Los Angeles’ own Dawes launched their Misadventures of Doomscroller Tour and night number three found them in Nashville at the world famous Ryman Auditorium for an emotional night of crowd favorites, new tracks, and a surprise guest.
Known as The Mother Church, the Ryman is an intimate venue that many artists say makes them feel like they have finally “made it.” Dawes has graced the Ryman stage more than once, but as front-man Taylor Goldsmith stated during the show, it would be their last time with bassist Wylie Gelber.
The sold-out show had the room filled ahead of the start time, and fans of all ages waited for Dawes to begin as there was no opener.
When the lights dimmed and the band walked out, the cheers filled the room and the bass drum began thumping, making the wooden pew seats vibrate in response. Starting off set one (the band has been doing two sets on this tour) with “Everything is Permanent,” the band got the lower level audience on their feet at once, and the head bopping was mirrored by the balcony members.
During a mid-song jam, Goldsmith greeted the audience with, “Hello everybody! It’s going to be a good night, I can already tell. We’re in The Mother Church!” He asked fans to help sing the ending of “Everything is Permanent” and the room willingly obliged.
Moving into “Coming Back to a Man,” I was reminded just how amazing of a singer you have to be at Ryman. The landmark location will show your flaws and you cannot hide your voice at the former home of the Grand Ole Opry. Thankfully Goldsmith showed no fear and sounded fantastic all night.
Through the 22-song show, Dawes would draw from old favorites, share tracks from last year’s “Misadventures of Doomscroller,” and even slip in newer material. There were multiple moments of the guys just jamming together. Goldsmith showed off his guitar prowess, his brother Griffin had a couple of pew-shaking drum solos, Gelber often took a knee while playing his bass and didn’t miss a note, and Lee Pardini rocked the keys, making it look easy.
As the first notes of their hit “Things Happen” began, the crowd let out a loud cheer and any pauses in the song were met with additional yells of approval. Gelber would receive several chants throughout the night. Just days before the show, Dawes announced after this tour wraps up, Gelber will be leaving the band to pursue his other passion – building basses, guitars, and pedal boards.
They took us through “Less Than Five Miles Away” and “Something in Common” and I adored Goldsmith’s dancing and hopping skills as he played. I don’t think he stood still at all… he scooted, jumped, and shuffled across the stage throughout the show. He started to sing “Still Feel Like a Kid” and stopped, laughed, and restarted. The band really seemed to have a blast during this song, as did Goldsmith, then he sang at the end, “I forget the words to my own songs, but I still feel like a kid.”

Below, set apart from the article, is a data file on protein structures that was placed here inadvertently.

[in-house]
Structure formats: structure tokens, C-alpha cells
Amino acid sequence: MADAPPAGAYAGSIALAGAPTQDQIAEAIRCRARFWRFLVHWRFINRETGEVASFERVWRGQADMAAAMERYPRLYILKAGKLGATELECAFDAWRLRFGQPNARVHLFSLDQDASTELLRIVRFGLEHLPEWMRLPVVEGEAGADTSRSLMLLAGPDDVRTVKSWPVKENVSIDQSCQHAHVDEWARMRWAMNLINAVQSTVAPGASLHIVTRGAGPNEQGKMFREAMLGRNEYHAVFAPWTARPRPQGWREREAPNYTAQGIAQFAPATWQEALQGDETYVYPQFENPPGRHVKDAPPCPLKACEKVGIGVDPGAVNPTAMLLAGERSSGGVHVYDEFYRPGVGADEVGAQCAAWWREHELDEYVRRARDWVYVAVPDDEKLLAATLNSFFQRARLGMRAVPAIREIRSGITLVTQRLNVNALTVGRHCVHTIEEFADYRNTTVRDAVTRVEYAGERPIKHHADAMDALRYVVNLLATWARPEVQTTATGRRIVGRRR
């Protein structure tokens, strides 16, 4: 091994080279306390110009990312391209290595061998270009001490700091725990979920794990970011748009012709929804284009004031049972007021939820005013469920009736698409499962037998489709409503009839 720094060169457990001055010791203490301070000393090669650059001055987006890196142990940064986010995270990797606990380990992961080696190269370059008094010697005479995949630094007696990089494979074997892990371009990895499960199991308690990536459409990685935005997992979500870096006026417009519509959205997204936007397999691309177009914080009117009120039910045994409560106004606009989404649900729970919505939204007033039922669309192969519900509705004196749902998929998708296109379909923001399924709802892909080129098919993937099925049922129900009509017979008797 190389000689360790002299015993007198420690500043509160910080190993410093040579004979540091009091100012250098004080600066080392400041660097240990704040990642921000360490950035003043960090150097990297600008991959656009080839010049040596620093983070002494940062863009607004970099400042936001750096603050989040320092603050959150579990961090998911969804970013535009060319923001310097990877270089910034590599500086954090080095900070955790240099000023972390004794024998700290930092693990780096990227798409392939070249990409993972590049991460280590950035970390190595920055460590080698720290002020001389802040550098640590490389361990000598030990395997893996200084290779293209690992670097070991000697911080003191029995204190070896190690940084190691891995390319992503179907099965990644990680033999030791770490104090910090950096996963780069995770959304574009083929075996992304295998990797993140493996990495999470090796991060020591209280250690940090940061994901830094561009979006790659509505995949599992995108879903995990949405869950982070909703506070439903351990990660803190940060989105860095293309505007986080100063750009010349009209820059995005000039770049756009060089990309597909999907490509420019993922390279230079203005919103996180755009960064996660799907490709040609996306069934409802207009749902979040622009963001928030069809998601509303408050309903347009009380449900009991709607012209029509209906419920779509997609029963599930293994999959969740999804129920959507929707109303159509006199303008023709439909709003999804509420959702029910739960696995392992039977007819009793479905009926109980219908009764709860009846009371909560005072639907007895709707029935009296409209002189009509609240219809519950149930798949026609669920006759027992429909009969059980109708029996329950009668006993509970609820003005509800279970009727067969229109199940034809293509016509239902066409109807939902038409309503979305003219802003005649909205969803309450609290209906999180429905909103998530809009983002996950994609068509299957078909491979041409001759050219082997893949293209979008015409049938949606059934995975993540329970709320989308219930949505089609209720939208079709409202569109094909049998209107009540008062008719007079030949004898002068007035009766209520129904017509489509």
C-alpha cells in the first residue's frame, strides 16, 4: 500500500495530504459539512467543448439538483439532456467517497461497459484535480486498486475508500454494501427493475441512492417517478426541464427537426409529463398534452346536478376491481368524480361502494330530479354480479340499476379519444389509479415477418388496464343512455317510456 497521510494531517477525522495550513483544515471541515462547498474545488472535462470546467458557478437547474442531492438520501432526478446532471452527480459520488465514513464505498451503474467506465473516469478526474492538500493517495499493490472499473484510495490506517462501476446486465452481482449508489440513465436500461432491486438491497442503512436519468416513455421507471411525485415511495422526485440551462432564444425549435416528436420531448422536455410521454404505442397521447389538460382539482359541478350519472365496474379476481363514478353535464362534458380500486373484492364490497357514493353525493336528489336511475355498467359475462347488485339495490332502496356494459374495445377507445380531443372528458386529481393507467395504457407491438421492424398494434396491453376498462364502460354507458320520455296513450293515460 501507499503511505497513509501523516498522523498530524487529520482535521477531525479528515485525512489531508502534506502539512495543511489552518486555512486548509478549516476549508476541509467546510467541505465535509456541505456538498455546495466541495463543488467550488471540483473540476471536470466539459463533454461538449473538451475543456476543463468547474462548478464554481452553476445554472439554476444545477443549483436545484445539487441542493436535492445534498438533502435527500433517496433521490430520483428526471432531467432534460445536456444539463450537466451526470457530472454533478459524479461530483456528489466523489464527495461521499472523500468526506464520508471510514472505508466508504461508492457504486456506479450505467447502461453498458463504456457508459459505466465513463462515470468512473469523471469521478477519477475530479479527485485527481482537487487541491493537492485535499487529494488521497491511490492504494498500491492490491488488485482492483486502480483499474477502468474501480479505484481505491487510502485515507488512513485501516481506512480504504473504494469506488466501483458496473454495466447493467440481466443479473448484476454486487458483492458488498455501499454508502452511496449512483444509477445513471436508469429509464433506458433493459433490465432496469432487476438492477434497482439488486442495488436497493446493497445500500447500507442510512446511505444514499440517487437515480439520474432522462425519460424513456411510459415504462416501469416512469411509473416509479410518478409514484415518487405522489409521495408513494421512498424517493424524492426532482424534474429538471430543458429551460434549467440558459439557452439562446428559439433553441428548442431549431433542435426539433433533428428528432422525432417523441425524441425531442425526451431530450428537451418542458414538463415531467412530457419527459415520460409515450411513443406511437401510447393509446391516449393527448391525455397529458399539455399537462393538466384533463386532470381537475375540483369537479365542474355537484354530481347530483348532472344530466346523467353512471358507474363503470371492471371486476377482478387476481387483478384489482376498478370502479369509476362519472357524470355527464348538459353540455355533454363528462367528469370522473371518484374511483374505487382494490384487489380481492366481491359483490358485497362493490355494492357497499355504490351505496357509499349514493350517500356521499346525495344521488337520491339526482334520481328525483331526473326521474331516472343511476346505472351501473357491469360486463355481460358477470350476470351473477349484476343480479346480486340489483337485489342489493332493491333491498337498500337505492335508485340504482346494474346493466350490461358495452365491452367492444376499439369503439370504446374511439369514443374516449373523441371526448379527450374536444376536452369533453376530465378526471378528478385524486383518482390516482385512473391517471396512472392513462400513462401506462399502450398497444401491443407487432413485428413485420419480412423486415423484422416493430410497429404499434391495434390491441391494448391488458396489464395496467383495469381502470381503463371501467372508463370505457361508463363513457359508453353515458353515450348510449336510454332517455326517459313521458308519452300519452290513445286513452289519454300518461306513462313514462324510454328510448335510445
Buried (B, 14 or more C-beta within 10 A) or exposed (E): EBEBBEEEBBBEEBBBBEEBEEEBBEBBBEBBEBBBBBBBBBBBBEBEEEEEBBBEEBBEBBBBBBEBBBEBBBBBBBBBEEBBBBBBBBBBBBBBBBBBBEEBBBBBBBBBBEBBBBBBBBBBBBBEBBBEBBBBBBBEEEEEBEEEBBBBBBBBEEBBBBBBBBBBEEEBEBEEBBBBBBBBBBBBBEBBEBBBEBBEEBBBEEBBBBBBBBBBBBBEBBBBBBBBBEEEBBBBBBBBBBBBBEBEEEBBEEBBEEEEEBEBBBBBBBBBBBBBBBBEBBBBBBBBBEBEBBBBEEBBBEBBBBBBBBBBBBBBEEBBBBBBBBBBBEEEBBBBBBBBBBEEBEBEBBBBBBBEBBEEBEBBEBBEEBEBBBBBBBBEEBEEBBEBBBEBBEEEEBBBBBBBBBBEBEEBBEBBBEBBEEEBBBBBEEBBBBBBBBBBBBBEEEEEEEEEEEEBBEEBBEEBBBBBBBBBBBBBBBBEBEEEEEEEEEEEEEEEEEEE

After “Never Gonna Say Goodbye,” Dawes did “Someone Else’s Café/Doomscroller Tries to Relax” and Goldsmith had the crowd sing the ending chorus. Hopefully he was pleased when he said, “We’ve never done that like that before!”
Goldsmith said he wanted to bring out a “dear, dear friend” to perform a song they wrote together, and welcomed country music superstar, Brad Paisley, to the stage. Paisley said the new song is about the “epidemic after the epidemic.” Titled “Raining Inside,” it began with “I have friends that I can’t talk to, doctors that I don’t trust.” They lightened the mood with a customized version of Warren Zevon’s “Werewolves of London” as “Werewolves of Nashville” that had the crowd howling in appreciation at mentions of Jack White, Jason Isbell, Kacey Musgraves, and the city’s beloved Dolly Parton.
After a brief intermission, Goldsmith was back to the stage, alone with an acoustic guitar and said, “I’m going to sing a new song for you. It’s about a lot of people,” and began with “The Game.” The appreciative crowd was once again excited when Paisley walked out to join Goldsmith. The two joked about writing songs together (“We have been writing together now for a year. Every day. We’ve got three songs.”) and started a humorous song they dubbed “Margaritas in Nashville.” They got serious and said they wrote the next song “when the world went all to hell and we wanted to make a statement about human beings,” the song being “Same Here.” It earned them a standing ovation from the crowd.
The band returned to the stage and jammed through “Ghost in the Machine,” “Living in the Future,” and “From the Right Angle,” then slowed it down for “Waiting for Your Call” and “Didn’t Fix Me.”
Goldsmith – who seemed to be having a great time, yet understanding the “last time we do this” of the tour – said “This is our last Ryman show with our man, Wylie” and once again the crowd yelled for Gelber, including several shouting, “We love you Wylie!!”
I was selfishly pleased my three Dawes favorites were up next: “Comes in Waves” (seriously, such a fun, up song, musically), “When My Time Comes,” and the mega-hit the audience sang along to, “All Your Favorite Bands.” The crowd even continued to sing the chorus after the band stopped playing. Gelber got a chanting farewell, which seemed to get him a bit choked up, and the band departed the stage.
Goldsmith returned for an acoustic rendition of “A Little Bit of Everything” to close the night, and that’s what we got… rock, alternative, Americana, funk, even a little of country. It was a nice blend of music with a band that actually enjoys what they do, has the musical ability deserving of sold-out shows, appreciates the audience, and does not rely on lights, pyro, or gimmicks to entertain.
Dawes is traveling across the US and will end the jaunt in SoCal. The April 28th show at Belly Up Tavern (Solana Beach) is sold out, but tickets remain for the April 27th show. The closing night hometown show takes place May 5th at The Theatre at Ace Hotel (Los Angeles).